WAQY-AM (AM 1220) was a 1000-watt radio station founded in 1964 as a competitor to WSGN and WVOK, aimed at attracting a wider pop-music audience turned off by the "screaming" and "psychedelic way-out sounds" heard on teen-oriented stations. The station's studios were on 3rd Avenue West near Fair Park and Ken Tremelling was the operations manger. In the late 1960s they moved to a penthouse studio in the 2121 Building on 8th Avenue North downtown.
Among the buyers of the former WEZB-AM were Chevrolet dealer Tom Gloor and popular announcers Tommy Charles and Doug Layton who had pioneered the two-man morning radio team. After John Lennon claimed in 1966 that the Beatles were "bigger than Jesus", Charles and Layton led a group of grandstanding stations that refused to play Beatles songs over the air in Birmingham (though they probably weren't in heavy rotation to begin with). Charles urged listeners to bring their records and paraphernalia to the studio to be destroyed in a tree shredder. WAQY's "Ban the Beatles" crusade was the first to gain nationwide attention and is referenced in numerous Beatles documentaries.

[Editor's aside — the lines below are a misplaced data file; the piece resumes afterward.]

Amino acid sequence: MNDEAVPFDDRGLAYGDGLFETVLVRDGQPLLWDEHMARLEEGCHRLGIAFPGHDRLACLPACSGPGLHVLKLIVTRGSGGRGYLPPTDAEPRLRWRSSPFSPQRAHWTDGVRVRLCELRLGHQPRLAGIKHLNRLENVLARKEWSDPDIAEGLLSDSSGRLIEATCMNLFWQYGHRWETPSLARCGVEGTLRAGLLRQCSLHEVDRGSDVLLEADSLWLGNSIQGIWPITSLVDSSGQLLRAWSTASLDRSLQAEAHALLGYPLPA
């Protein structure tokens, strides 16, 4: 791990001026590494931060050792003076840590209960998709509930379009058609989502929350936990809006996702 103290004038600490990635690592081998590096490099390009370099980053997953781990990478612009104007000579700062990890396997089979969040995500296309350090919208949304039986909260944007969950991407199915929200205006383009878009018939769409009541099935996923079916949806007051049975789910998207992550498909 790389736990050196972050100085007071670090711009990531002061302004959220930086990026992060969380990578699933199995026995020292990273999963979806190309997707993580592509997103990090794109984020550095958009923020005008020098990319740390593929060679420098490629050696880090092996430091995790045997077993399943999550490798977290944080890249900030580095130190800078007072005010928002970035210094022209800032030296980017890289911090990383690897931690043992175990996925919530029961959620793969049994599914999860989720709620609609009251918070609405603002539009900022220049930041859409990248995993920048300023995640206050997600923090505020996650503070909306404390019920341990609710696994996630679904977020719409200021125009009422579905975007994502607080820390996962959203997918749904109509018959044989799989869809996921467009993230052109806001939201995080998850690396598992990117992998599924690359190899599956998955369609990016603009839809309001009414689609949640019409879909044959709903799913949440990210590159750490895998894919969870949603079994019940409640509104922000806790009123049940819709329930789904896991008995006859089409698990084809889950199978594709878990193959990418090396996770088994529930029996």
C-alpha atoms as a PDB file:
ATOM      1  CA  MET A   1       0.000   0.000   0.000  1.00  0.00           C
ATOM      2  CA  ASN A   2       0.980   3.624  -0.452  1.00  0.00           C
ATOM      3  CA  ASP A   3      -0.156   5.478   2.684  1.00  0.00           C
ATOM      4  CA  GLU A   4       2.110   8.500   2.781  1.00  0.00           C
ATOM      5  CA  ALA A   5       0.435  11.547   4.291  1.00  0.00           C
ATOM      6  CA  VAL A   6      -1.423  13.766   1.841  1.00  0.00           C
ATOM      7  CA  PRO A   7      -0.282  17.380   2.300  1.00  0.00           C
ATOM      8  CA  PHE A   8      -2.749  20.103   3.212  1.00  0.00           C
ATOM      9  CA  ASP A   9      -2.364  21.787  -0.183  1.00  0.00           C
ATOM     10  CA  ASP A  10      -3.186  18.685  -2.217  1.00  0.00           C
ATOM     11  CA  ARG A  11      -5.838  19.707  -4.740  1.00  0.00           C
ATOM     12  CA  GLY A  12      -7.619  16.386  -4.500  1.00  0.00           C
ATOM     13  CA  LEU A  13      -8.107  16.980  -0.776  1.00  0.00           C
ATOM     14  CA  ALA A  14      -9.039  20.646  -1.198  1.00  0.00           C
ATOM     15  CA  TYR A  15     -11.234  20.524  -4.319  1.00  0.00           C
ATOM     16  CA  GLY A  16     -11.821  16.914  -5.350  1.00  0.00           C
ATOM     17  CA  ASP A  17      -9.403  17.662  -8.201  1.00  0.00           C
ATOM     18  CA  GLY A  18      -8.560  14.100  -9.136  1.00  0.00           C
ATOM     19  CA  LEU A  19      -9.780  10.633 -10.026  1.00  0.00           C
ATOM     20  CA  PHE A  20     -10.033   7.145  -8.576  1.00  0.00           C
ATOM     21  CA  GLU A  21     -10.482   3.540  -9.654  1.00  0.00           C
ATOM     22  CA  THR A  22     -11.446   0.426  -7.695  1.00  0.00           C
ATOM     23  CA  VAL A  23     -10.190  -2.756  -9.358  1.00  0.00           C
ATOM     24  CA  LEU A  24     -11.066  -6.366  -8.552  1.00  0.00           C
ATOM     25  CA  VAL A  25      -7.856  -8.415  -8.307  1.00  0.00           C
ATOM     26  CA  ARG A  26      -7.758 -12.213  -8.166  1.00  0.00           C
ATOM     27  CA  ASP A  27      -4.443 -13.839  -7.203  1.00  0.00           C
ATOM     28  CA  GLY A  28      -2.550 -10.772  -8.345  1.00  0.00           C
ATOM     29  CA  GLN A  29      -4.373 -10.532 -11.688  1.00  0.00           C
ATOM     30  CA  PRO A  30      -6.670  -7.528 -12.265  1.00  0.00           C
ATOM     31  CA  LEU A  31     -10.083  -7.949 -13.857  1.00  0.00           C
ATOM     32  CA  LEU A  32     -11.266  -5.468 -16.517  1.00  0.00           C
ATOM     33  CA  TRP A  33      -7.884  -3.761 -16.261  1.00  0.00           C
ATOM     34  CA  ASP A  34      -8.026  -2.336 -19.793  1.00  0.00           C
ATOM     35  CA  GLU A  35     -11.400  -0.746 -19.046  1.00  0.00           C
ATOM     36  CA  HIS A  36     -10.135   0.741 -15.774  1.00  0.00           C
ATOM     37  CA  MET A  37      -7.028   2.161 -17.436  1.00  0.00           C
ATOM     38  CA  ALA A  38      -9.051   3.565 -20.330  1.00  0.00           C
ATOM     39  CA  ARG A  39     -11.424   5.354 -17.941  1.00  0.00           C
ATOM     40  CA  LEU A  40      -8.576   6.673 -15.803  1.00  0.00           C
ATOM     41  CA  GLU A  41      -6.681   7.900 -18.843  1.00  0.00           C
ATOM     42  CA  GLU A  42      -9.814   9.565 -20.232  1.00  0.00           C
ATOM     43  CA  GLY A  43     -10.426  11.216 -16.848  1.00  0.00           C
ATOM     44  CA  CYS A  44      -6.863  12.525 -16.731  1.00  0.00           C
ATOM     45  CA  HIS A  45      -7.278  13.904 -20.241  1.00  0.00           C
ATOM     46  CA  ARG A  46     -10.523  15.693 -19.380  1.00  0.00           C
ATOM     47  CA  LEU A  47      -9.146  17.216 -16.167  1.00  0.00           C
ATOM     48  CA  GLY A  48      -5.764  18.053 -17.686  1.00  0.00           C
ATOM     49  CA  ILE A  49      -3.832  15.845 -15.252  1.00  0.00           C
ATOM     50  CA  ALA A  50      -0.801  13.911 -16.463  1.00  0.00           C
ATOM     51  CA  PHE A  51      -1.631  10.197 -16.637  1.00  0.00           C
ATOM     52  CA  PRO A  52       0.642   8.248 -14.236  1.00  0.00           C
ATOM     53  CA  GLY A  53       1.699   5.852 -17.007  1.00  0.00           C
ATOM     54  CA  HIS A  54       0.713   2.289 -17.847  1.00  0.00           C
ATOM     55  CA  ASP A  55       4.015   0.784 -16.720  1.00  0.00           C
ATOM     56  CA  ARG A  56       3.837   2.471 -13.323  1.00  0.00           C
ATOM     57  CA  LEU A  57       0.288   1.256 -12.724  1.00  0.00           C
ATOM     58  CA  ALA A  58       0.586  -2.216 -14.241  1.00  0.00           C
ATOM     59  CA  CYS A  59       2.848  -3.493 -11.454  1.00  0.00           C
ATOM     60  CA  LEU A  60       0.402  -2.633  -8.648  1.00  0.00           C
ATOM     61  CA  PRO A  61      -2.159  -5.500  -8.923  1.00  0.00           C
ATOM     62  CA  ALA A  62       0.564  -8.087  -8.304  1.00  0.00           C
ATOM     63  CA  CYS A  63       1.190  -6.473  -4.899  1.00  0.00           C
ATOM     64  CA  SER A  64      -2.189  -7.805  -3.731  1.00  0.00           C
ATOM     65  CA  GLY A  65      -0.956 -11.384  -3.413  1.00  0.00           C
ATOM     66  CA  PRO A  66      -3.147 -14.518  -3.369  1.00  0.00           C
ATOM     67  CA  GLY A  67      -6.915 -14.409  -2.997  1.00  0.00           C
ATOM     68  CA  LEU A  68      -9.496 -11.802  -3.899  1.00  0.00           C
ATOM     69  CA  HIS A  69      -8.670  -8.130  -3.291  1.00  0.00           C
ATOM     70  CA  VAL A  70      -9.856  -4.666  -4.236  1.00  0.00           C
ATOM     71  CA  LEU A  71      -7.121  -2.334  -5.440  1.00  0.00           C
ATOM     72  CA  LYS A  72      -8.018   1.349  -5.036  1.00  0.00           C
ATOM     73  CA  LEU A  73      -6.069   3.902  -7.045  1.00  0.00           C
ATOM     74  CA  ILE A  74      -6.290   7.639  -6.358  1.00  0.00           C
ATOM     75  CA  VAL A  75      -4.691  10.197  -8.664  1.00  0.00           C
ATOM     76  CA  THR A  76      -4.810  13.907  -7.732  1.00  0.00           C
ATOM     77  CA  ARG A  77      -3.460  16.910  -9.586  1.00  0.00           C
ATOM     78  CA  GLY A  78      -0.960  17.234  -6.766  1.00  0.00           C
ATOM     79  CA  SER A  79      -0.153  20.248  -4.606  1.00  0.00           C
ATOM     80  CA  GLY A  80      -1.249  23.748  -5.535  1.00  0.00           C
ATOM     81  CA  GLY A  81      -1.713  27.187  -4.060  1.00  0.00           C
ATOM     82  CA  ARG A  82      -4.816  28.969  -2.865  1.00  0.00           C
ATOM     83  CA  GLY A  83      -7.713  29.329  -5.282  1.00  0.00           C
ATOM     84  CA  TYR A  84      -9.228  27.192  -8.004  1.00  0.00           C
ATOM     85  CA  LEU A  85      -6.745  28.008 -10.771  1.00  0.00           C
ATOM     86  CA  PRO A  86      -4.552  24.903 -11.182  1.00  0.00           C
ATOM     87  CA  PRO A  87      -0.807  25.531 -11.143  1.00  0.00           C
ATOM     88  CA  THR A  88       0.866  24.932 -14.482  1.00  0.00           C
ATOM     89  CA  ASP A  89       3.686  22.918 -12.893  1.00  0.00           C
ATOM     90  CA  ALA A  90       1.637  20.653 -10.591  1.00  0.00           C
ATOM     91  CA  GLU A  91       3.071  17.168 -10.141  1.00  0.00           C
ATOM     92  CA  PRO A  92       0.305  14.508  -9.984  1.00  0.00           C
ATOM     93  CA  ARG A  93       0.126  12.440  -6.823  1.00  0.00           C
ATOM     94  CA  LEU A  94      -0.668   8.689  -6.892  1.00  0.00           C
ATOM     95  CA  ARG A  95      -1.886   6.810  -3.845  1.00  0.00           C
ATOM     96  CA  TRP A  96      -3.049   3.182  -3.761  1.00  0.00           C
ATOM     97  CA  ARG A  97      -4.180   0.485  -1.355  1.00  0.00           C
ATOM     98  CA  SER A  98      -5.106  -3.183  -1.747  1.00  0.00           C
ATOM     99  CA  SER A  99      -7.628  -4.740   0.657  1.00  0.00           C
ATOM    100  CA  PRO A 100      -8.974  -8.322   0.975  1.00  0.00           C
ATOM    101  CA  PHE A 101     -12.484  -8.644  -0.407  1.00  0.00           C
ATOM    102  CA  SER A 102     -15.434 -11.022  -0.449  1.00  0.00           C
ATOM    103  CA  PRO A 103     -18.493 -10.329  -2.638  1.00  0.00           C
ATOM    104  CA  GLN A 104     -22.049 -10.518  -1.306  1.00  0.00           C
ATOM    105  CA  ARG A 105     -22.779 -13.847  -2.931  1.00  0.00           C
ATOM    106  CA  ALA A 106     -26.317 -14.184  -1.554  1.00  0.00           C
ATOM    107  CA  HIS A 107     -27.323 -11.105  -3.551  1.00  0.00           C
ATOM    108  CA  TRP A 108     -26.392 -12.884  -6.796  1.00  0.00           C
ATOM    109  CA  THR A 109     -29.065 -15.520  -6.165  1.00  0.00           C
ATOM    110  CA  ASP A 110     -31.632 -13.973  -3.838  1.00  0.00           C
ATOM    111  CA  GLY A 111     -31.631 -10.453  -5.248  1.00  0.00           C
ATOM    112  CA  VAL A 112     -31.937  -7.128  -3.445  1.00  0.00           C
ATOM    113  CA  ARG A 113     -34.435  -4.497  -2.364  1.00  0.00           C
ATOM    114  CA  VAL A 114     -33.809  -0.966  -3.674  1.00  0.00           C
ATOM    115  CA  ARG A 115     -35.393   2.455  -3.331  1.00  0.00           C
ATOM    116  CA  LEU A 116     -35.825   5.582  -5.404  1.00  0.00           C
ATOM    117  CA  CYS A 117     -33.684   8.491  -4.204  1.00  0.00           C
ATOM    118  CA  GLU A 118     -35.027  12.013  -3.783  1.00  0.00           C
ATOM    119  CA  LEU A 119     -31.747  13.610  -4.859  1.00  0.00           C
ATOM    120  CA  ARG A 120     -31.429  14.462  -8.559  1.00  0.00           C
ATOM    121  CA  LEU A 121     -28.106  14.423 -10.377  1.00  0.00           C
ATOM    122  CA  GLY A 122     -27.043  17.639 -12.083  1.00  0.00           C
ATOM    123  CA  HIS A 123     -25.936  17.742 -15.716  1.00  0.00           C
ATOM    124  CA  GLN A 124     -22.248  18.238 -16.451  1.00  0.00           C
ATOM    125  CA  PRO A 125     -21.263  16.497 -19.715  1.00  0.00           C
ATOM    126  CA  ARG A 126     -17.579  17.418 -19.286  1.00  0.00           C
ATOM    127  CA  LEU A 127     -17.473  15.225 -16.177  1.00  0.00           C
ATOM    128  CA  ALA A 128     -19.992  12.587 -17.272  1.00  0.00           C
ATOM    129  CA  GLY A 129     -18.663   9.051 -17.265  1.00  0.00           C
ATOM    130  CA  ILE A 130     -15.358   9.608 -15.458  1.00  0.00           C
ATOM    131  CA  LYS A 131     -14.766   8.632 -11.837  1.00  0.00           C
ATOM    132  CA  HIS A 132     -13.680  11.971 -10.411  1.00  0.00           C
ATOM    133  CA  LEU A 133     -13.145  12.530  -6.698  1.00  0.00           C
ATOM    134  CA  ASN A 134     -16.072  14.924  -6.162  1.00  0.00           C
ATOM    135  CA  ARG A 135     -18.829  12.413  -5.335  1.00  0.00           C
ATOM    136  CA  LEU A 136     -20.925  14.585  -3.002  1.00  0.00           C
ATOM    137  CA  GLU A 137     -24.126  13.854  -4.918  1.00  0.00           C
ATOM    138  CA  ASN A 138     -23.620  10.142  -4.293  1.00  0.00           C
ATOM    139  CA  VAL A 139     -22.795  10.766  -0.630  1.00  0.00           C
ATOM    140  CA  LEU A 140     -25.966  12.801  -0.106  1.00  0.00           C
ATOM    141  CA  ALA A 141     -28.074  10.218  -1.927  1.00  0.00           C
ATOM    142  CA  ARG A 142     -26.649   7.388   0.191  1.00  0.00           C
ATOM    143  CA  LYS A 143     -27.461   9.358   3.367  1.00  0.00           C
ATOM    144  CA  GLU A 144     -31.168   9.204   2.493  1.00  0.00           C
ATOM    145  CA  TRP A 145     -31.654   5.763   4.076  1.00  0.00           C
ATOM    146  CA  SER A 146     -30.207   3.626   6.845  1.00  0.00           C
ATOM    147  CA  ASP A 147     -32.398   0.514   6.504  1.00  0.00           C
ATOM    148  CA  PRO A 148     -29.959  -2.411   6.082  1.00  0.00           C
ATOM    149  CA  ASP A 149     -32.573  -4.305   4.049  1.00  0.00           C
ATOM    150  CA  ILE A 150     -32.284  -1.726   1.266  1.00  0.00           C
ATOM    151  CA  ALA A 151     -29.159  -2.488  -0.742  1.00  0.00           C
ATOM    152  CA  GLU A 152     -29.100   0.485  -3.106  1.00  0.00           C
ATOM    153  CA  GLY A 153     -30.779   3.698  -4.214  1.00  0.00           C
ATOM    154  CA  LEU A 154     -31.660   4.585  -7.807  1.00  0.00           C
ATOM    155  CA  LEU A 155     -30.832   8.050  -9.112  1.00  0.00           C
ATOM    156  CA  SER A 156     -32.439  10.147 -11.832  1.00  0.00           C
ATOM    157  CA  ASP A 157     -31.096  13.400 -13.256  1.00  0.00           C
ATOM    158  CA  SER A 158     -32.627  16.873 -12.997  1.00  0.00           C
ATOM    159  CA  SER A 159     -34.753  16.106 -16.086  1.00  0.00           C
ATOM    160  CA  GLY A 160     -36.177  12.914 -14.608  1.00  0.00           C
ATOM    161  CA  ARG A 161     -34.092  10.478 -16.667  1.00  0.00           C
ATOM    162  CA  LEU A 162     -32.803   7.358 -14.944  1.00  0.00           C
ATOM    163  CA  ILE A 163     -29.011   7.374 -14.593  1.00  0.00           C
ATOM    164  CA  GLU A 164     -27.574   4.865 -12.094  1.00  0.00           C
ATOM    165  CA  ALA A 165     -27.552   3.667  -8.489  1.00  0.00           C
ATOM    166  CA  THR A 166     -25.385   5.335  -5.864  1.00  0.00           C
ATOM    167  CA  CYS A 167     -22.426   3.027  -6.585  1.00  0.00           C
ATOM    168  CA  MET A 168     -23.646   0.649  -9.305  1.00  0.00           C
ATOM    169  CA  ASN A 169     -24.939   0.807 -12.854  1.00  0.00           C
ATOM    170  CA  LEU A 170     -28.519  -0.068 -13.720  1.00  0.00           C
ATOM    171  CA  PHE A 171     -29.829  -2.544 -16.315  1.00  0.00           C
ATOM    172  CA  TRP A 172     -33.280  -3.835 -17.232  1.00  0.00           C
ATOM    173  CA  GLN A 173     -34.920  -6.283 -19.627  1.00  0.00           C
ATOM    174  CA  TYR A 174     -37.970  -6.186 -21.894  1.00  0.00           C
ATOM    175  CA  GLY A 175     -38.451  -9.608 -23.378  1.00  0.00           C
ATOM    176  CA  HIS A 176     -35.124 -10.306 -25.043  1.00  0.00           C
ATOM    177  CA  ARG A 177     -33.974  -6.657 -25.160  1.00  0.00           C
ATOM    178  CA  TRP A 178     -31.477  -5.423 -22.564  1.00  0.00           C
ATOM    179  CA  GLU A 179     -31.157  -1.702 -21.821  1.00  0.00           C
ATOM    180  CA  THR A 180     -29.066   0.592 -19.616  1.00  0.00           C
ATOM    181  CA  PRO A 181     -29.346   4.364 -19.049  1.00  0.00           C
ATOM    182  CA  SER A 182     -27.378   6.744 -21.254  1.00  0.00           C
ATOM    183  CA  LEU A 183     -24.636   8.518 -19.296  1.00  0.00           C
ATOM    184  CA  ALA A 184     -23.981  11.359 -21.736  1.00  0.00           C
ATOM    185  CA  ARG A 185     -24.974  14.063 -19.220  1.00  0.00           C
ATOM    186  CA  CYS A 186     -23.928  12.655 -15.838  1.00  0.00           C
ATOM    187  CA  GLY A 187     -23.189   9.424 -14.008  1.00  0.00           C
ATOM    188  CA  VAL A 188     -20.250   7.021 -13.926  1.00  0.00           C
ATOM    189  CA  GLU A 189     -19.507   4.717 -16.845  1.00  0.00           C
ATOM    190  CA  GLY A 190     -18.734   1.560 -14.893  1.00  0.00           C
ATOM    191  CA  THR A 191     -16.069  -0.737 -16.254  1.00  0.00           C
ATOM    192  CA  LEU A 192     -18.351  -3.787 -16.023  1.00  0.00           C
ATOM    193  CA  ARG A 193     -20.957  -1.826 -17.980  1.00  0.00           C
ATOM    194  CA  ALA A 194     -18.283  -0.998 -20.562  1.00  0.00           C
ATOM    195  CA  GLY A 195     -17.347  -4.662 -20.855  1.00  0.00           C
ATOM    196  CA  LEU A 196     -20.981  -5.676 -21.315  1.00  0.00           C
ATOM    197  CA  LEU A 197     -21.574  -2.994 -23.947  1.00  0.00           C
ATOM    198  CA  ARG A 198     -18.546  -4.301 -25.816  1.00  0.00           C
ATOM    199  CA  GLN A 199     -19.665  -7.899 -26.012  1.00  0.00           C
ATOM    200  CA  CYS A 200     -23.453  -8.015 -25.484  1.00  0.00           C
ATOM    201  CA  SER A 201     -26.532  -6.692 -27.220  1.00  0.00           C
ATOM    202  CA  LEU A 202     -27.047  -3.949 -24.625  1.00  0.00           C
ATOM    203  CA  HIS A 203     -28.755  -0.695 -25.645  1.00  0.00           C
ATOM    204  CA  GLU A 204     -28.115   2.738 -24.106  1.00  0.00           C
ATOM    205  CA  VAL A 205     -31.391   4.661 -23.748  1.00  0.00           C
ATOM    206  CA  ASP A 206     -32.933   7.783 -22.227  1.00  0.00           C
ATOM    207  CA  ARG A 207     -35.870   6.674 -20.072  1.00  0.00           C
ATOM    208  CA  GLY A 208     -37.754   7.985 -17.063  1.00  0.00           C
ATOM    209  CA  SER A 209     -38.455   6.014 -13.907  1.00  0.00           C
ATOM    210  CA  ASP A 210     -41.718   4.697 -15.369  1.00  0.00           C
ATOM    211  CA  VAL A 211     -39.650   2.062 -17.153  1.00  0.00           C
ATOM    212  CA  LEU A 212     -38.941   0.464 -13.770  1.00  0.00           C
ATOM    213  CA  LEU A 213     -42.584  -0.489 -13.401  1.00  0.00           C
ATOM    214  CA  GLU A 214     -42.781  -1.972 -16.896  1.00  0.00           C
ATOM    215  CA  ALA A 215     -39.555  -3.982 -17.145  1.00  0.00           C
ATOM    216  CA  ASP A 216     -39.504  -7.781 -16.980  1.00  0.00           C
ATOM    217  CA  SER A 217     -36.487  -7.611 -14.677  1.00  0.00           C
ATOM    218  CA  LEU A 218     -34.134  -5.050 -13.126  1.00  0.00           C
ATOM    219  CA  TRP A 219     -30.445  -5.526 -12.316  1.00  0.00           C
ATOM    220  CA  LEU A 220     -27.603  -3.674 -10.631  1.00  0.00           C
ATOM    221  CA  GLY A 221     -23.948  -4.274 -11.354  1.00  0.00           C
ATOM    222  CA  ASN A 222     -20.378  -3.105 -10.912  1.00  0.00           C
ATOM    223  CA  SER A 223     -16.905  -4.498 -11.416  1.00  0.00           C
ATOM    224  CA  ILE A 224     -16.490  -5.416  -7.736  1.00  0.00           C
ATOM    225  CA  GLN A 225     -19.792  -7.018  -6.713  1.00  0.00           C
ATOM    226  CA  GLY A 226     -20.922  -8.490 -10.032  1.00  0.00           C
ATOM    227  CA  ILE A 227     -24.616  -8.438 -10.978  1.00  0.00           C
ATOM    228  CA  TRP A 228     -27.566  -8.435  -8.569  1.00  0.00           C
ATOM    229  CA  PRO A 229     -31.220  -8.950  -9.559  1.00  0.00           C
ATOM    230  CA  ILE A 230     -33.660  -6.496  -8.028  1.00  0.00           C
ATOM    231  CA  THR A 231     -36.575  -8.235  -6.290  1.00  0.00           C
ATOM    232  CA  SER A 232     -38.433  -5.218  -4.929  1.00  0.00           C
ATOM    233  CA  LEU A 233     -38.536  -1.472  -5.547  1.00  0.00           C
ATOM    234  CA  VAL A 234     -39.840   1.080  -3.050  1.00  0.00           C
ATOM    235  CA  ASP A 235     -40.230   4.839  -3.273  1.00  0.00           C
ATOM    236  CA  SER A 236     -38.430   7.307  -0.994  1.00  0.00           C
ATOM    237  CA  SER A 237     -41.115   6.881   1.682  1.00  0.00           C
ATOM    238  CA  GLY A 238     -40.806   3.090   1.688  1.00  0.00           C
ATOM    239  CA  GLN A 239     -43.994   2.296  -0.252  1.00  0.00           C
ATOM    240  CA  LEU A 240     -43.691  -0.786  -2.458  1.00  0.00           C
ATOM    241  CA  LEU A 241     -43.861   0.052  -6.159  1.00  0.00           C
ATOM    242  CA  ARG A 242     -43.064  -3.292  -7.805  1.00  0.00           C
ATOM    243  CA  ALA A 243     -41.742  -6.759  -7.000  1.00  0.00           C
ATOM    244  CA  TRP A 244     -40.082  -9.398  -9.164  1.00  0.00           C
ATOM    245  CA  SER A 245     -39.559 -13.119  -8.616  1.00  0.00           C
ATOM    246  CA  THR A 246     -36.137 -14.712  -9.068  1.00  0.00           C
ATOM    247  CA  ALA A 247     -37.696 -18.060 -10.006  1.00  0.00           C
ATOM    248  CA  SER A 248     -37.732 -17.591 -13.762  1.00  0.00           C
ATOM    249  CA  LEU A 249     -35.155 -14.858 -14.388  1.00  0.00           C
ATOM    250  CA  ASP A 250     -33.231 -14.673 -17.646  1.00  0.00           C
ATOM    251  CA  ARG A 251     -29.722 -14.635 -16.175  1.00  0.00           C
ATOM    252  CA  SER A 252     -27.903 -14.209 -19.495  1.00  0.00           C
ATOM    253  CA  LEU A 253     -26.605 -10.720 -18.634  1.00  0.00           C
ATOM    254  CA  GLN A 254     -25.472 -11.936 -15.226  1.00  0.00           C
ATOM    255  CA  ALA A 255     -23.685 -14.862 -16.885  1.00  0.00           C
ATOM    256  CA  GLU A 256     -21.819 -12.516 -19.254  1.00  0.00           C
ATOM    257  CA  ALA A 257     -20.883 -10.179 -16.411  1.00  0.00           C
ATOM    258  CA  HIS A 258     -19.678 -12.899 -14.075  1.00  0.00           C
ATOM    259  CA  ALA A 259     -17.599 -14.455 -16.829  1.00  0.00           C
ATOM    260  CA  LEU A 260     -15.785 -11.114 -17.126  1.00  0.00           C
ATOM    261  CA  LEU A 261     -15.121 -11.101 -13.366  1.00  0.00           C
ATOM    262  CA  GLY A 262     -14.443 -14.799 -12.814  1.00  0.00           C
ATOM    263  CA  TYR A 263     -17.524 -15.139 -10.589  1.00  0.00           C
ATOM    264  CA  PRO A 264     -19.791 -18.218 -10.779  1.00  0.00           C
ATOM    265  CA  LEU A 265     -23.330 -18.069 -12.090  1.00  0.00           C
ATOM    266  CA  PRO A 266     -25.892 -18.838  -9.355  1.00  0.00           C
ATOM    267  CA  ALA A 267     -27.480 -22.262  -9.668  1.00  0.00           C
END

Charles sold a half share in the station to Associated Grocers of Alabama at the initiative of its president, George Little, in 1969. His successor, Les Nuby, Jr, sold off the co-op's stake in the early 1970s.
WAQY broadcast Sunday services from Hunter Street Baptist Church.
Always broadcasting at low-power and only during daytime, the station never commanded much in the way of advertising revenue. WAQY increased its news and talk segments for a while, then returned to Top-40 before Charles sold it in 1970. Other announcers on the station included Jim Allen, Tony West, James Enright and Woody Windham.